Several people have written to the Statesman lamenting the end of the Regal Arbor Cinema at Great Hills. They have my sympathy, but it is important to point out that this area is full of venues showing remarkable movies, even outside the regular film festivals. The Austin Film Society has daily programming, including first-runs. The Alliance Francaise shows a French film a month. Cine Las Americas and Indie Meme (dedicated to South Asian film) sponsor movies throughout the year.
The closure of a favorite theater is always a personal loss, but fortunately Central Texans live in a terrific film community with lots of opportunities to see interesting movies of all kinds. I’ve been to see Arbor films only once or twice this year — but I’ve seen more great movies since the Film Society theater reopened than I have in decades.
NICK DAUSTER, AUSTIN
The move afoot to rezone the parcel between U.S. 183, Great Hills Trail and Jollyville Road is ill-considered and should be rejected.
The height of the proposed development is more than twice that of anything else on the other three corners, where no building is higher than the surrounding trees. It is out of character with the rest of the neighborhood and would do away with our favorite theater, the Regal Arbor Cinema at Great Hills — the only one in the Northwest area of town that shows foreign and nonblockbuster films — as well as TJ Maxx, restaurants and existing shops.
A large residential complex, the Overture Arboretum, is already under construction on Jollyville Road near the H-E-B — and we don’t need more in an area where traffic at certain times of day is awful already. Residences on top of shops is a good model for cities, but not for this area.
JUDY B. ROESSET, AUSTIN
There is a well-worn real estate mantra, “location, location, location.” But poor design can ruin a great location.
The city of Austin and the University of Texas have overlooked the need for a level of architectural control for years. UT is completing such a master stroke at Guadalupe Street and Martin Luther King Jr. Boulevard with the new Rowling Hall, which easily could be confused as the Travis County Jail, a tan brick box with metal bars.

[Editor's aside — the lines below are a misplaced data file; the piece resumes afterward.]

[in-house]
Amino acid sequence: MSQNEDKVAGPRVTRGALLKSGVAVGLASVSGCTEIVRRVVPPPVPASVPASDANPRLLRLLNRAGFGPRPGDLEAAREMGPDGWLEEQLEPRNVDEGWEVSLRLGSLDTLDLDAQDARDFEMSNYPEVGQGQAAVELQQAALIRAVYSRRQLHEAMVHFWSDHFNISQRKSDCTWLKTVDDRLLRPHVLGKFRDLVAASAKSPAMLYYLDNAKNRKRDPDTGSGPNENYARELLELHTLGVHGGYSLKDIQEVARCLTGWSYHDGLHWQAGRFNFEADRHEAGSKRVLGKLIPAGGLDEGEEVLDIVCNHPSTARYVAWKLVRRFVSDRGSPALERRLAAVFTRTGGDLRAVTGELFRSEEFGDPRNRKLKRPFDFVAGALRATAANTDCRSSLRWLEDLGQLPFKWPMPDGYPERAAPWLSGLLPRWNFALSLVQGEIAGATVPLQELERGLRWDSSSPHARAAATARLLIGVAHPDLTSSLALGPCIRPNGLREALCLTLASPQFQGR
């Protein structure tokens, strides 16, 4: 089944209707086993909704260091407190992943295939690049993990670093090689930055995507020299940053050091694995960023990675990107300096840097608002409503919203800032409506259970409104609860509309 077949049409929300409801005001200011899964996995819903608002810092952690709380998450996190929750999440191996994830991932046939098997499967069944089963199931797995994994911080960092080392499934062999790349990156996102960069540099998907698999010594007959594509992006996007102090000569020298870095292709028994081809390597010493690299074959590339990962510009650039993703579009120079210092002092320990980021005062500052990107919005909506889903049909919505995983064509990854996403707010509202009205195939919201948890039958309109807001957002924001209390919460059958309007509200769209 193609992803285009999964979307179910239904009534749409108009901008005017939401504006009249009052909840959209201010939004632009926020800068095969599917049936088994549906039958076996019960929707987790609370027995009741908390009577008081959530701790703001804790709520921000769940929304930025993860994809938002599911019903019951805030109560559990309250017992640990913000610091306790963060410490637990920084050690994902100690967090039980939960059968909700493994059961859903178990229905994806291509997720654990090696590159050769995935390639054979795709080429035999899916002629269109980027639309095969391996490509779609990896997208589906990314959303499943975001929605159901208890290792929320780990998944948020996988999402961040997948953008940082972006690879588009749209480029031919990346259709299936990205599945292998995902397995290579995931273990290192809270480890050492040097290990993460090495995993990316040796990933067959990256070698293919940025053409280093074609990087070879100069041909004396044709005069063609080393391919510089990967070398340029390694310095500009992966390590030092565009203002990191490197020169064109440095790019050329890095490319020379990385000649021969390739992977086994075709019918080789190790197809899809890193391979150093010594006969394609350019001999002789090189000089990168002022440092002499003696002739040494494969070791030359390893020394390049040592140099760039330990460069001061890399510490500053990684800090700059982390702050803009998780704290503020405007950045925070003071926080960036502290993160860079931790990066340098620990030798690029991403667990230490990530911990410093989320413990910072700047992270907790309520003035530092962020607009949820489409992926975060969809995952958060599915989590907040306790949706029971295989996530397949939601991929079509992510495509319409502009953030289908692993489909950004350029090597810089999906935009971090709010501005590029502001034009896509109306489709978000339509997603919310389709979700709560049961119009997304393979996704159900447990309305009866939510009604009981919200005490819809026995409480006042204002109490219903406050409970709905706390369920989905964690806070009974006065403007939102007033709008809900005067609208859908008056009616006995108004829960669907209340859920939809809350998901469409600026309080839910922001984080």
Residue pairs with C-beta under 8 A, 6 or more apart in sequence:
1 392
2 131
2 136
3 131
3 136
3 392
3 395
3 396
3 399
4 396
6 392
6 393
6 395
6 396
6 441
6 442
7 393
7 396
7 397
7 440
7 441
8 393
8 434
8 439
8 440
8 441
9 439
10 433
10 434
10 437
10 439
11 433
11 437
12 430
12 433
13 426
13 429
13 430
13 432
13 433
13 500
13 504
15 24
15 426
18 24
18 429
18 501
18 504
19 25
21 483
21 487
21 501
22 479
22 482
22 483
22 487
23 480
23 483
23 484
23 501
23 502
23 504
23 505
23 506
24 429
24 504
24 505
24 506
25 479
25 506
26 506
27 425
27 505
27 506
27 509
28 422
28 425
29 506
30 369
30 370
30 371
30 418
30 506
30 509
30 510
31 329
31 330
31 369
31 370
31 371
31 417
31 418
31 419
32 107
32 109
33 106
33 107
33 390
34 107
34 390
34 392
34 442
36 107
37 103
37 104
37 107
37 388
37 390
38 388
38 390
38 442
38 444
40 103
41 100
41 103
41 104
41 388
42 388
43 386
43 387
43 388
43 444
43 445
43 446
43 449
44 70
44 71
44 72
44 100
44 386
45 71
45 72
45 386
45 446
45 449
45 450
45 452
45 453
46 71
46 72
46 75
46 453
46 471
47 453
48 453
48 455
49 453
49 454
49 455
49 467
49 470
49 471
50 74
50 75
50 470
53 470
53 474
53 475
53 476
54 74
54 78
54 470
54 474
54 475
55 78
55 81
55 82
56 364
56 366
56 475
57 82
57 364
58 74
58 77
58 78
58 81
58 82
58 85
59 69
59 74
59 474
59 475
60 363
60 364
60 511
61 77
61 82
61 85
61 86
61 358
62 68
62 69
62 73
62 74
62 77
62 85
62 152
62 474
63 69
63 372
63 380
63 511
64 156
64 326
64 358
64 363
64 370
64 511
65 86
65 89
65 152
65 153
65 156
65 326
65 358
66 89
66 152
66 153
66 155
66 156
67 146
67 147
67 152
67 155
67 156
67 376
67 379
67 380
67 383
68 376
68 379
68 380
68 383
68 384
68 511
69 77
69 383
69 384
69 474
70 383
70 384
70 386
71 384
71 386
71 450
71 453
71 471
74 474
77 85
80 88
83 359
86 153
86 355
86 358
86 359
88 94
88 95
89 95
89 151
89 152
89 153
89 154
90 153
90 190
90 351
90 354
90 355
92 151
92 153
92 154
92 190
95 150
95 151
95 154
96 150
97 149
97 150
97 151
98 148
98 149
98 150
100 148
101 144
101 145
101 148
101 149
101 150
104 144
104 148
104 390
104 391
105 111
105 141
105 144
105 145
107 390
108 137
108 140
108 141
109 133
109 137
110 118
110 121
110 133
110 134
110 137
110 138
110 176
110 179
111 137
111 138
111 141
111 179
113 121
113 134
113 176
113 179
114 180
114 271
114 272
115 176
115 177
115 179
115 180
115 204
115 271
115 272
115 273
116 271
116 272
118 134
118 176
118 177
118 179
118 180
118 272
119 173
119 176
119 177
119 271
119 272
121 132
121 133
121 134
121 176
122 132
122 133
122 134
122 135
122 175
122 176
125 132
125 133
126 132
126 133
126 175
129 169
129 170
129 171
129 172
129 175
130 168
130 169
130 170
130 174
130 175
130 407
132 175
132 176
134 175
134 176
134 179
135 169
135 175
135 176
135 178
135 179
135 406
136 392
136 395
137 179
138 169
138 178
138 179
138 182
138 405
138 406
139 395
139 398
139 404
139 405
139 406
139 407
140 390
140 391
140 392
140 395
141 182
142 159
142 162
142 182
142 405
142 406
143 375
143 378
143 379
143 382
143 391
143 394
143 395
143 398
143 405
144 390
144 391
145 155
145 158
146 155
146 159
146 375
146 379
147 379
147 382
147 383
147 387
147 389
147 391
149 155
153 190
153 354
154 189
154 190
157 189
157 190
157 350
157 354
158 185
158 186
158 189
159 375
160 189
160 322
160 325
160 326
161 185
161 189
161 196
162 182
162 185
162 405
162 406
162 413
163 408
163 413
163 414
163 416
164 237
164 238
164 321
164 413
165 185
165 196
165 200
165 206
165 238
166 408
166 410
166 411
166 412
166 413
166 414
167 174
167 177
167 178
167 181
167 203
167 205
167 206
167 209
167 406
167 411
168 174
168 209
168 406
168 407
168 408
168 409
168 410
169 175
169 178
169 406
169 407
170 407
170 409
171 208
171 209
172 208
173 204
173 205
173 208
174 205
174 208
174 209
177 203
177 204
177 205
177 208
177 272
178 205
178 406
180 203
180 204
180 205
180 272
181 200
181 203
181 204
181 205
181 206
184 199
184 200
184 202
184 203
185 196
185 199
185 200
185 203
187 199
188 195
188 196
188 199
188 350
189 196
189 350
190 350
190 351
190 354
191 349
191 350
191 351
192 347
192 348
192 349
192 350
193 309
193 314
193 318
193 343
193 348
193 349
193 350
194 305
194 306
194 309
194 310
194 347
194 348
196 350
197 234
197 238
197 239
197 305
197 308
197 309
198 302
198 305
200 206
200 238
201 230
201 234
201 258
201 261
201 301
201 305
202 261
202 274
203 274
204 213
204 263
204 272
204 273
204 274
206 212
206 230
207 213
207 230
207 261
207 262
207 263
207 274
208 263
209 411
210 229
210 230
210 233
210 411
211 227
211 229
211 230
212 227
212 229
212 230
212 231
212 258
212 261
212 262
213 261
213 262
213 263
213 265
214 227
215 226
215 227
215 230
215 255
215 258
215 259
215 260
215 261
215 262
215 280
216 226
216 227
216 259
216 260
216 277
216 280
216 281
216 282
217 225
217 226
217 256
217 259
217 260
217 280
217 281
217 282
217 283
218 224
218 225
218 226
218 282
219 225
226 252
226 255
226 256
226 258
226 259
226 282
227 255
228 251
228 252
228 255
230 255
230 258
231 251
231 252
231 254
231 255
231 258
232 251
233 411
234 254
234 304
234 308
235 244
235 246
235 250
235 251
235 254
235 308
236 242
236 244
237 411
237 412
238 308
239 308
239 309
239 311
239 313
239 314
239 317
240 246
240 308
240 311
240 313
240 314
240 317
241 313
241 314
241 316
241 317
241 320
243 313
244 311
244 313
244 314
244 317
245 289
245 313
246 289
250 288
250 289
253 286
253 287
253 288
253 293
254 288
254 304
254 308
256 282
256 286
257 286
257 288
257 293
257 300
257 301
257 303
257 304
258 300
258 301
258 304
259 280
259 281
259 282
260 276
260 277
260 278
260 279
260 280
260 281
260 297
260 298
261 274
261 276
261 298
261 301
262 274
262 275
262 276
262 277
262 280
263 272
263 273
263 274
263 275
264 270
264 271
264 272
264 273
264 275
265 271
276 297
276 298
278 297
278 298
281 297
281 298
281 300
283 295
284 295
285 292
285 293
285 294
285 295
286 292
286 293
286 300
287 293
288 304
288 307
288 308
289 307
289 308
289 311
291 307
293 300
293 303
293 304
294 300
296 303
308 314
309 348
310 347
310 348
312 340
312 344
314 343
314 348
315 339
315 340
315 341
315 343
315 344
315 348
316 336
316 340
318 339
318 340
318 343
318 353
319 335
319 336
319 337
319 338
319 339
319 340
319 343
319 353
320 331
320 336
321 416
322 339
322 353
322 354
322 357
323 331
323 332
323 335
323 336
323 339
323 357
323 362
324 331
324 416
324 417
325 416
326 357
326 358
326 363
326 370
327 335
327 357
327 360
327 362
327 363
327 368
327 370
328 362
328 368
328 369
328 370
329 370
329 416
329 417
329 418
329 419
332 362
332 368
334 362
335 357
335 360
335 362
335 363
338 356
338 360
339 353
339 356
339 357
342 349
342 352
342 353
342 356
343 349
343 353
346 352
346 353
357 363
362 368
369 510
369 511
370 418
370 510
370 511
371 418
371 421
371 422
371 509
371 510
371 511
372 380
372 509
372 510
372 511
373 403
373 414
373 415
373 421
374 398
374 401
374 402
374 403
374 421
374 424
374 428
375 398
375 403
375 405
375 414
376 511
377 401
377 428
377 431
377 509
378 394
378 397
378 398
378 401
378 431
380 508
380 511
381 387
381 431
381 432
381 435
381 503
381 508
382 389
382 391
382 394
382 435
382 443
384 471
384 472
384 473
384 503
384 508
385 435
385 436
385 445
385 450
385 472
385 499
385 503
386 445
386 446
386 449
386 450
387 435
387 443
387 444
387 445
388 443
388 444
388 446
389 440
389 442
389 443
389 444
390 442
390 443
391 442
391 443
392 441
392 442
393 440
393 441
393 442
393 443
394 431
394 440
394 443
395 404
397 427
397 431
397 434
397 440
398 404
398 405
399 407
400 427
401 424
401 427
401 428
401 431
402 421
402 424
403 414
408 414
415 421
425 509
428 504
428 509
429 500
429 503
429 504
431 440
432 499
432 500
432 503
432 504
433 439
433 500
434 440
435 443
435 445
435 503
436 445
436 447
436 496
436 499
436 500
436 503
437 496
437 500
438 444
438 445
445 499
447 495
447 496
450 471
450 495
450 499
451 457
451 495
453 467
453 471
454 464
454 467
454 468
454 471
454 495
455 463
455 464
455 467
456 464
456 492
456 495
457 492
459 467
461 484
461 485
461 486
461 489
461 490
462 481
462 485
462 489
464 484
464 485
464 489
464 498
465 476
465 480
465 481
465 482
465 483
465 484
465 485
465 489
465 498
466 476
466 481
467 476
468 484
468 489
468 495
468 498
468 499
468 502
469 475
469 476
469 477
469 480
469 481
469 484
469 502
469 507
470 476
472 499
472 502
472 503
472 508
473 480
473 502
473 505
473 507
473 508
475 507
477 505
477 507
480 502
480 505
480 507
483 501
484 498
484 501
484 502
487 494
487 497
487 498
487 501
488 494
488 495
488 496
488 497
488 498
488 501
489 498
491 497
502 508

UT should have learned its lesson long ago when it trashed the winning design for the Blanton Museum of Art by Herzog & de Meuron. Time has come for the city to take a stand on design to make Austin a more beautiful place with architectural integrity. City Hall’s superior design as example could have sent a message to all parties to get their act together because locations like these don’t grow on trees.
JIM LEMOS, AUSTIN
I am disheartened by the seemingly consecutive mass shootings over the country. It is time that a new generation begin elect representatives that mirror this sentiment with effective policy.
Over my past three years as a student at the University of Texas, I can stay there is no more shock value in these incidents because we’ve allowed it to become a norm.
We must choose human life over our right to bear arms. As these occurrences make their way closer to our homes, I hope more 20-somethings like myself continue to ask how we can stop this before we’re next — and then recognize the significance of their own voice. We must practice our right to vote in every election. Millennials are becoming more aware of social injustices — and we still fail to realize that we are the missing voice that can end mass shootings as a norm.
ASHLEY OLIPHANT, AUSTIN
There is an old truism that almost always holds up in the context of political influence and corruption: follow the money.
That would be NRA money buying Republican politicians, which sadly means that their own political power is more important than their nation.
JIM HARP, AUSTIN
Maybe it’s too soon after Sutherland Springs to talk about sensible limits on guns. But it’s not too soon after Las Vegas. Or Orlando. Or San Bernardino. Or Sandy Hook.
I’m a Texas gun owner. And I believe no one has a legitimate use for an AR-15 outside of the military. The deer aren’t shooting back at the hunters. The targets at the range aren’t shooting back either.
Our elected representatives should either publicly state that they support increased profits for the gun industry or man up and support laws to protect Texas. There’s no room to sit on the fence.
DEBORAH GRONICH TATE, AUSTIN
For some reason, the first words out of liberals’ mouths after a tragedy involving guns are “gun control.” These words are always spoken by leftist politicians and pundits.
Actually, it’s out of the leftist playbook entitled, “Never let a tragedy go to waste.”
Wake up: No gun law on the books would have prevented Sutherland Springs. OK, the military screwed up by not reporting the felony conviction of Devin Patrick Kelley.
Leftists always want to have a “discussion” about gun control. But here is the kicker: Not one gun control “patriot” ever mentions that cities with the strictest gun control laws have the highest gun violence in the country.
So why is that? Willful blindness? No, the bottom line is to rid us of our guns and the Second Amendment.
CHUCK YARLING, AUSTIN